S: Very driving, very repetitive, very psychedelic. It's all over the board, but still sounds like us.

Is this change a reflection of the things you've been listening to more recently?
S: Just trying different things, and just progressing as a band.
A: It's about keeping yourself excited as well. There are certain bands who can do formulaic stuff really well, like AC/DC are still just crushing faces all around the world. It's the obvious example, but when you're writing songs and playing live you do it to please yourself.
R: We haven't changed that much as a band. The production's changed, and maybe the songwriting slightly, but we haven't changed as much as people make out. People are like "Oh, you guys have turned into a total pop band now" but we were kind of a total pop band before.
A: When people say that, I'm like "You didn't hear that from the beginning?!' It's always been there.
S: You're damned if you do and damned if you don't. People want you to write the same record over and over again, but then when you do, they're like "Aw, it's the same thing!" But we've been pretty lucky to have such a dedicated fan base. Everyone has a different favourite record, which is cool. We don't want to be one of these bands that writes the same record over and over.

Like Mogwai...

A: It's a similar vibe. I don't know what their MO is, but maybe they're still trying to perfect a certain ideal, and they want to try it again, and try it again. Some of the reviews for our new record were all "It's cool, but it's just the same" and some were "It's cool, but shit's totally changed".
S: Vice magazine said we'd changed too much, then Pitchfork said we hadn't changed enough.

What's the best band you've played live with?
S: Harvey Milk is one.
A: Big Business.
R: Part Chimp. Boris. We've been lucky, we've toured with a load of great bands.
A: We toured with Jesu.

Volcom had a 'Name a Metal Band' competition on the Sidewalk forum. What do you think of some of these? (I show the band the list)
R: 'Necropaedophilia'? Is that fucking dead children? Jesus, God...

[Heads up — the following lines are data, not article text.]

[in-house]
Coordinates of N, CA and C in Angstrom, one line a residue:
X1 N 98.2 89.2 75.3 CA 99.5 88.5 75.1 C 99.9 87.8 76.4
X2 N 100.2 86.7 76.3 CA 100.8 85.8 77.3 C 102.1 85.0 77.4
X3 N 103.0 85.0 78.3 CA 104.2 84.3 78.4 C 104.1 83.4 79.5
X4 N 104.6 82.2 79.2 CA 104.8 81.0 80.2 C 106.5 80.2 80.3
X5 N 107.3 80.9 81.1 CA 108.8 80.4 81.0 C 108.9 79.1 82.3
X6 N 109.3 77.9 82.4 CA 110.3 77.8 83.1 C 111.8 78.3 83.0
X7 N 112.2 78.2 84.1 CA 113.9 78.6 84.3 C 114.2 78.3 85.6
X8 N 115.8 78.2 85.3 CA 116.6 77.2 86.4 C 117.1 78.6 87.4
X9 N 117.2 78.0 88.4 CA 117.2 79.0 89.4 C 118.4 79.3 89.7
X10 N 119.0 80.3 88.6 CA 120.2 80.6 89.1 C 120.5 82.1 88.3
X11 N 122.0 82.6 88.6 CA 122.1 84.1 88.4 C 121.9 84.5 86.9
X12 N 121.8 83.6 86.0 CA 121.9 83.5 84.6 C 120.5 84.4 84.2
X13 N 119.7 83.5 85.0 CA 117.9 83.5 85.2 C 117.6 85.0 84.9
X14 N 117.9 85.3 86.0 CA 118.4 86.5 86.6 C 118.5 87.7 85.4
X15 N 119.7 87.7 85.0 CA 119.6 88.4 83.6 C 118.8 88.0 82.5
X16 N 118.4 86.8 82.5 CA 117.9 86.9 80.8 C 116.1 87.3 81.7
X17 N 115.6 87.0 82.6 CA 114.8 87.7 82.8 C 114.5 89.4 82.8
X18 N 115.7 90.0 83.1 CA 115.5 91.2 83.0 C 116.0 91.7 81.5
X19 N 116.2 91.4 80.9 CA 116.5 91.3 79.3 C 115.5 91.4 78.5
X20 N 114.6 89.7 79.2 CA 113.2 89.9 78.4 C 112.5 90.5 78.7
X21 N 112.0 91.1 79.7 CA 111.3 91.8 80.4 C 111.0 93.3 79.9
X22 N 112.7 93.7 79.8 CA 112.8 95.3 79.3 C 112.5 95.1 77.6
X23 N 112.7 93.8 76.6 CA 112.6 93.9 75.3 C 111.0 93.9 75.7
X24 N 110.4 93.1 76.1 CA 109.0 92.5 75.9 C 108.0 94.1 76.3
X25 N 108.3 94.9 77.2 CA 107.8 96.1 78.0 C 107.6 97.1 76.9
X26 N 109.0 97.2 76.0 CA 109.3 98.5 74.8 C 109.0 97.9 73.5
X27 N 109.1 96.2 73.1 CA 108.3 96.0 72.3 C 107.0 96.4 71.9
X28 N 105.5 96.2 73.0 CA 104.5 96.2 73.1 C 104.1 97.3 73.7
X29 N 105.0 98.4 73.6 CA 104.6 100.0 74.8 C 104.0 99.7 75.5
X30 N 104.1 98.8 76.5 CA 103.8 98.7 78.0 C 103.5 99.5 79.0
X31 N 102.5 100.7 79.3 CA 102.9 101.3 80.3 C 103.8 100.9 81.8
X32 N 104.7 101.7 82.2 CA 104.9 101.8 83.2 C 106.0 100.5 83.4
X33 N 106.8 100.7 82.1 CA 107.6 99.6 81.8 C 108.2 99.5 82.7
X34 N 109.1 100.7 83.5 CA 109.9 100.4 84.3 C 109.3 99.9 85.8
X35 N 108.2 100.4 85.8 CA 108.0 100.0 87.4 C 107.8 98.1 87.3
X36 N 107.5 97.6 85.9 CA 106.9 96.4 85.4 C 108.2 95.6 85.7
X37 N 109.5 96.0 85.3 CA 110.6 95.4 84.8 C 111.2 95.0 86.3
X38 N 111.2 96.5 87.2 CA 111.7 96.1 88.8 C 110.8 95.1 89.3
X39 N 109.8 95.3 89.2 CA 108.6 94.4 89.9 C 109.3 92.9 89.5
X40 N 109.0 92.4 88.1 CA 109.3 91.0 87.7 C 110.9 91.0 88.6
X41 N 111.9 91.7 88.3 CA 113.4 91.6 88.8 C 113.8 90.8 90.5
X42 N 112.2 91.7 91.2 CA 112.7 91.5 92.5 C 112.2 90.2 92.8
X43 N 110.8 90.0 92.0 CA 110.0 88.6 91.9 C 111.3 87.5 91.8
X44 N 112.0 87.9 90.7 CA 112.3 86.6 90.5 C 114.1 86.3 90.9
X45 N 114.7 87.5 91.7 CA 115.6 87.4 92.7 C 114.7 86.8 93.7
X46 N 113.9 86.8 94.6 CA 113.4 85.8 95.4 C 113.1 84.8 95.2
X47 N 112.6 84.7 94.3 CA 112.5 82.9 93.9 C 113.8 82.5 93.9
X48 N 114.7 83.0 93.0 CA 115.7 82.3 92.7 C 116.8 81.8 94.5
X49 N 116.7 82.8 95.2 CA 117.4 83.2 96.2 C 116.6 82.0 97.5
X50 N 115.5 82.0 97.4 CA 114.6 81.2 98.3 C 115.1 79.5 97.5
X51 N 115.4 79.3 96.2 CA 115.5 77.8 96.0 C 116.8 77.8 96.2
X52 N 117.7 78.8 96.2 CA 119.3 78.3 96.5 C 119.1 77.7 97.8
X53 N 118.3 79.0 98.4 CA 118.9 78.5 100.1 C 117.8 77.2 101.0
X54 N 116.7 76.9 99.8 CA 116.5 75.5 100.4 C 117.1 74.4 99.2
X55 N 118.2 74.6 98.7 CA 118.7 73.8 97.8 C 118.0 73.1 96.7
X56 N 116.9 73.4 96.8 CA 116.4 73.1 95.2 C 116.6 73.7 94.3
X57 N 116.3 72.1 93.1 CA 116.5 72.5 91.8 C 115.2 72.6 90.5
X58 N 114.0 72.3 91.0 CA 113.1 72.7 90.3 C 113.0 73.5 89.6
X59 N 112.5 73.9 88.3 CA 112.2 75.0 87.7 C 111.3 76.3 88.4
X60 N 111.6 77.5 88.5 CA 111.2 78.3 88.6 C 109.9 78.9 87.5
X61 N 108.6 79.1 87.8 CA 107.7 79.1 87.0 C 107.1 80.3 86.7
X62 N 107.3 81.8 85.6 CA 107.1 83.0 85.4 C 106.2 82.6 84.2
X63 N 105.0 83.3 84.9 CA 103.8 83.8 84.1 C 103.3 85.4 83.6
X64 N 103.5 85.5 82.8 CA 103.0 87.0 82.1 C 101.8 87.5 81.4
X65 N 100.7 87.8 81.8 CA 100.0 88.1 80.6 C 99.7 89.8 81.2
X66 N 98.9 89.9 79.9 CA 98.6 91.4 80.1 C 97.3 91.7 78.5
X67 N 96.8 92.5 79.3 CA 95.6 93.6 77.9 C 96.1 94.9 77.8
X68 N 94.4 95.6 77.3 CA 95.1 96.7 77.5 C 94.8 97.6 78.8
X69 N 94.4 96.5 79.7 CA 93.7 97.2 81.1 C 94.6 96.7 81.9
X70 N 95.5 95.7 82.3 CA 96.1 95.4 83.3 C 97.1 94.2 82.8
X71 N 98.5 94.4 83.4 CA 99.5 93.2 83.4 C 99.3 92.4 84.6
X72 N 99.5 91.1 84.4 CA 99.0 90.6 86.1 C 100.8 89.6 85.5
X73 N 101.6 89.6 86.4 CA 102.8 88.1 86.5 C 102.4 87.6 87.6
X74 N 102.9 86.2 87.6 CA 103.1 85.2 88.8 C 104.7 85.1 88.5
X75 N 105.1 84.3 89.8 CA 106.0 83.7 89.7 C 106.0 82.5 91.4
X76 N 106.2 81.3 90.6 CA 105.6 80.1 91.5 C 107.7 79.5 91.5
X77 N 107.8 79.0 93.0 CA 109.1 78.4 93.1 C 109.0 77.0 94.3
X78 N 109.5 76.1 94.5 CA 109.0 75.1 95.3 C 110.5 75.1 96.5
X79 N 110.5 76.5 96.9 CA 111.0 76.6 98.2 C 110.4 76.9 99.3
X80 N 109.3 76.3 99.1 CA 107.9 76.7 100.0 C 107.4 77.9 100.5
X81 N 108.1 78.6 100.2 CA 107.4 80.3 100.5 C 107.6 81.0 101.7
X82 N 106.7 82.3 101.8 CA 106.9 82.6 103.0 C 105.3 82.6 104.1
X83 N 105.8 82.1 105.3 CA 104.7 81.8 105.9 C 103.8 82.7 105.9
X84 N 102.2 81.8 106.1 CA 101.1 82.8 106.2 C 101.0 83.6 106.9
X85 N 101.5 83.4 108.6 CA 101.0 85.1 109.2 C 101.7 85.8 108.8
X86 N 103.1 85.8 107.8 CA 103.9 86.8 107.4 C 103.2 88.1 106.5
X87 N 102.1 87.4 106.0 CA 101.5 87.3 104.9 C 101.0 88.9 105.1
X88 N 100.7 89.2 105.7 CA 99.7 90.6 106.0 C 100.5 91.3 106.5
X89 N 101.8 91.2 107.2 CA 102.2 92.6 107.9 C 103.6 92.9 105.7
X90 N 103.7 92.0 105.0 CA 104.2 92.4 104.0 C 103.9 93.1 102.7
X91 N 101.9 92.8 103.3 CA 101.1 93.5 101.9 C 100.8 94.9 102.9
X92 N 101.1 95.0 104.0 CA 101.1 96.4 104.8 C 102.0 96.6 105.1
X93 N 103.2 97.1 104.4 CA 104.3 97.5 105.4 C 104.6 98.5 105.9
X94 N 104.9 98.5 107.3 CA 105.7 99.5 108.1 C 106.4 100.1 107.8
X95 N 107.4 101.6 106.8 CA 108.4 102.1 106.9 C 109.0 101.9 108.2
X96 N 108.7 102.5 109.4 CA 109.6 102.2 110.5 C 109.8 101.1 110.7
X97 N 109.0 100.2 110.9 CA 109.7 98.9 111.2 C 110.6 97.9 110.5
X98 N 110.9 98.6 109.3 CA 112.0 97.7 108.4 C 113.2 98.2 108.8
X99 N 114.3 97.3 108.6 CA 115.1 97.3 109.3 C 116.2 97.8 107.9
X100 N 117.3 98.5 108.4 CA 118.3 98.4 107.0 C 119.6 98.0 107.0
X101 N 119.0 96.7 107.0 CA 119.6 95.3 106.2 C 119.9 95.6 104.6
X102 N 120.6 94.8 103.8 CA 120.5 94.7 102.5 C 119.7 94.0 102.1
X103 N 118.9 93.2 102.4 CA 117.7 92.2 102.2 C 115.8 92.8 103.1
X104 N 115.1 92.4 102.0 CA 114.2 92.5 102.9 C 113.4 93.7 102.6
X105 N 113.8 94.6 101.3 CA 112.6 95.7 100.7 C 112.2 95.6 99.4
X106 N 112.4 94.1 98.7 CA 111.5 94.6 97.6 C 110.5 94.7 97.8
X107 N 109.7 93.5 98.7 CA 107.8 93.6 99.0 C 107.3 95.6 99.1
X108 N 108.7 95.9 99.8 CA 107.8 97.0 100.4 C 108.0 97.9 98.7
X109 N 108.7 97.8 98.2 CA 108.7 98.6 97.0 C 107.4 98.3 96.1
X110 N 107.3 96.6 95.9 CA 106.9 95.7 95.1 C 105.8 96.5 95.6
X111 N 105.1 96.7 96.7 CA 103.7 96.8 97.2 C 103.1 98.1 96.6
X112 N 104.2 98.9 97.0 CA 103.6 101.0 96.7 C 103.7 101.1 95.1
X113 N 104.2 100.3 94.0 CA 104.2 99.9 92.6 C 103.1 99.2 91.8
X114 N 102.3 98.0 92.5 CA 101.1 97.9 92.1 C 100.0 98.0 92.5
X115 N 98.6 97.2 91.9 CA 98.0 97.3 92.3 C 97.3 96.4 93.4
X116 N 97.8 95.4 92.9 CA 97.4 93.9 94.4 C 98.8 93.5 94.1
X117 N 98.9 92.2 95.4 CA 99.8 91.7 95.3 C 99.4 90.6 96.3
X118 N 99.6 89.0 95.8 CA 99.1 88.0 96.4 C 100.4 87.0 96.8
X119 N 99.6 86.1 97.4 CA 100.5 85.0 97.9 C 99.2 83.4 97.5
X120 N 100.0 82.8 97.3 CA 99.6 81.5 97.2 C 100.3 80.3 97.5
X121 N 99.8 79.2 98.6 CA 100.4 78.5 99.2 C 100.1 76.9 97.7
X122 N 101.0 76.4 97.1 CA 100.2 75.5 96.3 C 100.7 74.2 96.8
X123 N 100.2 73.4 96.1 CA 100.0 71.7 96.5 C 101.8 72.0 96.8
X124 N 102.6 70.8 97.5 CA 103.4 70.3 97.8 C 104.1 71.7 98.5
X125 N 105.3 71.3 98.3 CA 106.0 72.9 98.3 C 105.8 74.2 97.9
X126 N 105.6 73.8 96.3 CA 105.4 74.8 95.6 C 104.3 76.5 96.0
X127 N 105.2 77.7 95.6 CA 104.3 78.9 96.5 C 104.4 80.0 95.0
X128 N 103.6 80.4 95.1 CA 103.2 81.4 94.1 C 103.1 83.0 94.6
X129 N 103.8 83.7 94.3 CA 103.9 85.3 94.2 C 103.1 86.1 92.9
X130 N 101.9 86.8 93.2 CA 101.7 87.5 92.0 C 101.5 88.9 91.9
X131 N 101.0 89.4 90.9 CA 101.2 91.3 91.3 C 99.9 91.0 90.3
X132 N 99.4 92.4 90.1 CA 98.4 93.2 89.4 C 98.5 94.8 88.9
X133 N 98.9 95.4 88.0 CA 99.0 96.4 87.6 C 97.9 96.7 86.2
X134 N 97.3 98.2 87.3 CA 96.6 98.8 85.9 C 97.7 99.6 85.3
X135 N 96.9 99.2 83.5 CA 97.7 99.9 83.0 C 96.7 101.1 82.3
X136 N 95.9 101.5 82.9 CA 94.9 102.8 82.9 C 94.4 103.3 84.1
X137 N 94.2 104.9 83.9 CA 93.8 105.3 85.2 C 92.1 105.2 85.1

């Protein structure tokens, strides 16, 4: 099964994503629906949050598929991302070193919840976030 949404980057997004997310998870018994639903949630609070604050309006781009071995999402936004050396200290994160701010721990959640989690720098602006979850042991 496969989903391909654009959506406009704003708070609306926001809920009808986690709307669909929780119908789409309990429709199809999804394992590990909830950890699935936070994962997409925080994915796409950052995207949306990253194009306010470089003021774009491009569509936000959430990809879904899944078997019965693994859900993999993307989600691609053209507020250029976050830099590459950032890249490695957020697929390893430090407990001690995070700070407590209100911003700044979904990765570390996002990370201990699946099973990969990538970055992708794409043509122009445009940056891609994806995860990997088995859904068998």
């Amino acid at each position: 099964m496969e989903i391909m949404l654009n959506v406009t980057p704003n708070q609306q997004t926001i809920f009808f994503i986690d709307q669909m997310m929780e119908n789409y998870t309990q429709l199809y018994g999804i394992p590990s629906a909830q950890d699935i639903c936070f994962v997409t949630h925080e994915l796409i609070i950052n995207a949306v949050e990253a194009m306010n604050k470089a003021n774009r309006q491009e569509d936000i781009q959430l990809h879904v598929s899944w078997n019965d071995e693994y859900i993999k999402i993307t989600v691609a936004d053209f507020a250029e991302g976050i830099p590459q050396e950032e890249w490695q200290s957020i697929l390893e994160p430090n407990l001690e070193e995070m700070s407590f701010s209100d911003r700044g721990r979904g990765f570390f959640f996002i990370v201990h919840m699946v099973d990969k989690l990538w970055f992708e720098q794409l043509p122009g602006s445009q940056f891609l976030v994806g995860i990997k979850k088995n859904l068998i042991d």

A: 'Haha! 'Endoscope Periscope'!
S: I like 'Rectal Suffocation'... 'Dangerwankk Mumfukk'! 'Pout at the Devil'! Hahahaha! Oh, God... 'Frozen Mammoth', 'Stillborn Grandma', 'Chainmail Sexbeast'? Haha... 'inFANTASYde', that's clever. 'Cradle of Milf'! Haha!
A: 'Prison Jism Power Shower'! Dude... That can be Steve's side project. Those are fucking amazing. This is so good.
(A member of venue staff comes in, and immediately leaves)
A: He was offended.

What did you listen to in the van today?
R: The Chameleons today. Trans Am.
S: Rectal Suffocation...
A: Amps For Christ, Psychic TV...
R: Godflesh. It's all over the place. Japanese noise punk - Attack SS
S: Cock Sparrer, Black Flag, Deicide...

Do any of you skate?

R: Absolutely. I don't skate so much now, what with all the touring and stuff... I'm just scared of hurting myself now actually. I kinda had to stop when I broke my finger. I broke my finger and I realised I couldn't play. There were a couple of dudes down in Florida when I was growing up that used to skate for Element, so they'd always have product in the trunk. That was how I used to get a lot of my stuff. It's hard for me to not get on a skateboard and mess around when somebody has one, but I just can't right now. If I hurt myself I'm out of work.

What two musicians would you like to see fight each other?
R: I want to see Dale Bozzio kick the shit out of Lady Gaga.

They're both men, anyway...
S: Haha!
A: Aw, dude! Dale's awesome. Lady Gaga sucks.
S: I think just Madonna and Lady Gaga would be satisfactory. I just want to see Lady Gaga get the shit beat out of her. I feel I want to see a lot of musicians get the shit kicked out of them, by anyone. I want to see a bunch a metalcore bands fight each other and kill each other off. I hate those flat-ironed haircuts.

What's the best non-musical thing you've bought on eBay?

S: I don't think I've ever bought anything on eBay that wasn't music related.
R: 'The Orkly Kid', with Crispin Glover in it, on VHS.
A: I collect - when I have money - old tobacco pipes. It's the most Spinal Tap shit ever. You can buy them all crusty and beat up, and I'm pretty good at fixing them up, and making them look new-ish. Then you sell them and make money. I had fifty or so before I moved from Atlanta to St. Louis. Made a bit of loot...

Torche are recording a new album for Volcom this Winter, for a late 2013 release, and are touring Europe again in June.